Ma, H., Qin, L., Dong, C., Zhong, R., & Sato, Y. (2013) Comparison of Neural Responses to Cat Meows and Human Vowels in the Anterior and Posterior Auditory Field of Awake Cats. PLoS ONE, 8(1). DOI: 10.1371/journal.pone.0052942
A great deal of Twitter content has been described as "pointless babble." However, an experimental study found that Twitter usage can ward off existential anxiety, at least in extraverts. Even banal tweets might serve a deeper psychological purpose.... Read more »
Qiu L, Leung AK, Ho JH, Yeung QM, Francis KJ, & Chua PF. (2010) Understanding the psychological motives behind microblogging. Studies in health technology and informatics, 140-4. PMID: 20543286
It’s no secret that carnivorous plants are just way cool. Yet despite all the attention, there is still a lot we don’t know about them. Recent studies have expanded the view we have of these plants so that we now recognize more and more of them – like tomatoes and potatoes. Yes, our vegetables are insectivores!
New research has show that pitcher plants possess anti-microbial peptides in their pitchers, that some sundews can catapult insects into their traps in just a few milliseconds, and that underwater carnivorous plants use a vacuum-packed trap door to suck prey into a trap. Or how about that pitcher plant that hopes a tree shrew will use it for a toilet?!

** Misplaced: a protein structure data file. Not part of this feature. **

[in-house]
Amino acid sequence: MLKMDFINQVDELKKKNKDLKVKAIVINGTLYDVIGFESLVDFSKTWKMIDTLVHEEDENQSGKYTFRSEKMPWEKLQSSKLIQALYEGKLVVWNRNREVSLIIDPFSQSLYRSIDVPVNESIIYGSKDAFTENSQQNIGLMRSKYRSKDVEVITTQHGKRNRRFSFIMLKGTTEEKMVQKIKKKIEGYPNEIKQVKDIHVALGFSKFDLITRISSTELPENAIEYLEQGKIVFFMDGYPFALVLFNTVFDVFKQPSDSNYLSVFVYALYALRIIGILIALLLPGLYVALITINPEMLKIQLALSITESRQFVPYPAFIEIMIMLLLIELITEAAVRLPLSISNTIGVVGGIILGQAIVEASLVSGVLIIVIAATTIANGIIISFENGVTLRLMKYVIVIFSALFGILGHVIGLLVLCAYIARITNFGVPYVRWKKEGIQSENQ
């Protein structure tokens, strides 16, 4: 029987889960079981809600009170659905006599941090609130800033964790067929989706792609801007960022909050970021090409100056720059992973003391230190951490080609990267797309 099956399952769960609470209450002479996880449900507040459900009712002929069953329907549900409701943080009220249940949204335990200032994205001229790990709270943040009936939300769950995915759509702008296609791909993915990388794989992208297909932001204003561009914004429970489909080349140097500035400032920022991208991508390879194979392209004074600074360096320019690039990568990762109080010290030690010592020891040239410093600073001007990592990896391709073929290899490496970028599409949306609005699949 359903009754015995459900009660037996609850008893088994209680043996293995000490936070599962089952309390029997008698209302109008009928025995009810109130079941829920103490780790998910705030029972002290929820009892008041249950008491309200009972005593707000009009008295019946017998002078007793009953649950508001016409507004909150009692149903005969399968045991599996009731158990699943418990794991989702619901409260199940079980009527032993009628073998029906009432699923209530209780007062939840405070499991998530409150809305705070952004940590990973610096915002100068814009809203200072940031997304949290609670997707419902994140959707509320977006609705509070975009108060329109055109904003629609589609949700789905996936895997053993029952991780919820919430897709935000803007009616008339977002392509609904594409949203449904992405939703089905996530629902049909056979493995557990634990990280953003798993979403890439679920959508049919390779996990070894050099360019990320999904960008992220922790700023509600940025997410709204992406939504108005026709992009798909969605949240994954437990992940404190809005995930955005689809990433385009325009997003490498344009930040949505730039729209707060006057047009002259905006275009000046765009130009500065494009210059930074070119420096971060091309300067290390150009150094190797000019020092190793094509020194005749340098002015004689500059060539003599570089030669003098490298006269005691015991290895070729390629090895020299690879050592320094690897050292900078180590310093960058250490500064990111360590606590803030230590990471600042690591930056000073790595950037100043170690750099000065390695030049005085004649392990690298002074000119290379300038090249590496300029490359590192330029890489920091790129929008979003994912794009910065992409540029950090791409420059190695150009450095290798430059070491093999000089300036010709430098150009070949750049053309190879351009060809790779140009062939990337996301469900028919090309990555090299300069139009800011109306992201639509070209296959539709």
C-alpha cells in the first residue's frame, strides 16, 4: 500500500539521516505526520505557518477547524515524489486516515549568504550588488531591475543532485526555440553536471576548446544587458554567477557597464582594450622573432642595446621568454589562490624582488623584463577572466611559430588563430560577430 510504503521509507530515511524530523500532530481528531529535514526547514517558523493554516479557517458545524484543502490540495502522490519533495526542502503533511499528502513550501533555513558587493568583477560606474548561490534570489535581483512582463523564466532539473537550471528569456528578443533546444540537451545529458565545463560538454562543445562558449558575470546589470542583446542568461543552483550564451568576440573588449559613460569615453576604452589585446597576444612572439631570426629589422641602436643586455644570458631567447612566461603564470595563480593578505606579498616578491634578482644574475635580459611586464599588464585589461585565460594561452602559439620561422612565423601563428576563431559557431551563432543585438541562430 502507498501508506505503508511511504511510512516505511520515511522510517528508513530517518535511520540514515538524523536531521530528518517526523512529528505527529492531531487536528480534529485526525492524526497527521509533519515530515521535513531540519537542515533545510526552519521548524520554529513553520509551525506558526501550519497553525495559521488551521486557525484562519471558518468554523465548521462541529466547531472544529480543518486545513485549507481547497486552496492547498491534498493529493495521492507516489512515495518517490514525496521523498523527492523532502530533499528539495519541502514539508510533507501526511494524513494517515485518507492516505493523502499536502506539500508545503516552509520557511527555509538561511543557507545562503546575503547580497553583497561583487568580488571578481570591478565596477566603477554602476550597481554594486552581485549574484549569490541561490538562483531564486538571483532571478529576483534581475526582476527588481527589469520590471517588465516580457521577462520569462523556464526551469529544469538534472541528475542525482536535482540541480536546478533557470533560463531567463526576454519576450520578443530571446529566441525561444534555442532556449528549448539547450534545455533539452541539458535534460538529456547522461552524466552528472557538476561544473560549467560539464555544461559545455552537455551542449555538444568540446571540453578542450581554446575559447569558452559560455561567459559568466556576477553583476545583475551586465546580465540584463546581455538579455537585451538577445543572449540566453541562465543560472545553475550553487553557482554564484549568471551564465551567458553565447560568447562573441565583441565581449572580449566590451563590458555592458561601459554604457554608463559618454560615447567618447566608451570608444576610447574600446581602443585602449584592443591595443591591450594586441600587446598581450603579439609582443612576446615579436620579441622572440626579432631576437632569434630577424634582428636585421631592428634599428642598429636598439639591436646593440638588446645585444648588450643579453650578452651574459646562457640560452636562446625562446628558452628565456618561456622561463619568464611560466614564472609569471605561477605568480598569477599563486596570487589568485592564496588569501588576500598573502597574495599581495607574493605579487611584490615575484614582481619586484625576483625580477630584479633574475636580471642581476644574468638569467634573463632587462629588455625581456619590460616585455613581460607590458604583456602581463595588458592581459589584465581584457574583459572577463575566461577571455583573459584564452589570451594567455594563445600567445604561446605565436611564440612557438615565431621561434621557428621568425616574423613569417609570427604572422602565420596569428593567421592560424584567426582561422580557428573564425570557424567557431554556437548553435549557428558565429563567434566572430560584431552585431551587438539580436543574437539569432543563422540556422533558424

... Read more »
Poppinga, S., Hartmeyer, S., Seidel, R., Masselter, T., Hartmeyer, I., & Speck, T. (2012) Catapulting Tentacles in a Sticky Carnivorous Plant. PLoS ONE, 7(9). DOI: 10.1371/journal.pone.0045735
Buch, F., Rott, M., Rottloff, S., Paetz, C., Hilke, I., Raessler, M., & Mithofer, A. (2012) Secreted pitfall-trap fluid of carnivorous Nepenthes plants is unsuitable for microbial growth. Annals of Botany, 111(3), 375-383. DOI: 10.1093/aob/mcs287
Schulze, W., Sanggaard, K., Kreuzer, I., Knudsen, A., Bemm, F., Thogersen, I., Brautigam, A., Thomsen, L., Schliesky, S., Dyrlund, T.... (2012) The Protein Composition of the Digestive Fluid from the Venus Flytrap Sheds Light on Prey Digestion Mechanisms. Molecular , 11(11), 1306-1319. DOI: 10.1074/mcp.M112.021006
When animals live caves full time, their descendents often lose their eyes. It has happened over and over and over and over again, in all different kinds of animals. But how this happens is not obvious. Stephen Jay Gould wrote that some people would use cave fish as an argument that “Lamarck must have been on to something” with his idea that acquired characteristics can be inherited. Well, no, that’s not that case, but it is a good example of how tricky thinking about losses can be.
The latest paper to try to sort out eye loss uses small amphipod crustaceans (Gammarus minus). An advantage of working with this particular species is that some populations live out in the sunshine with us, but several populations have gone down in the underground. In this case, Carlini and colleagues have three separate populations that went into caves, and they have their closest relatives, which are not cave dwellers. Each pair of populations acts as a natural experiment.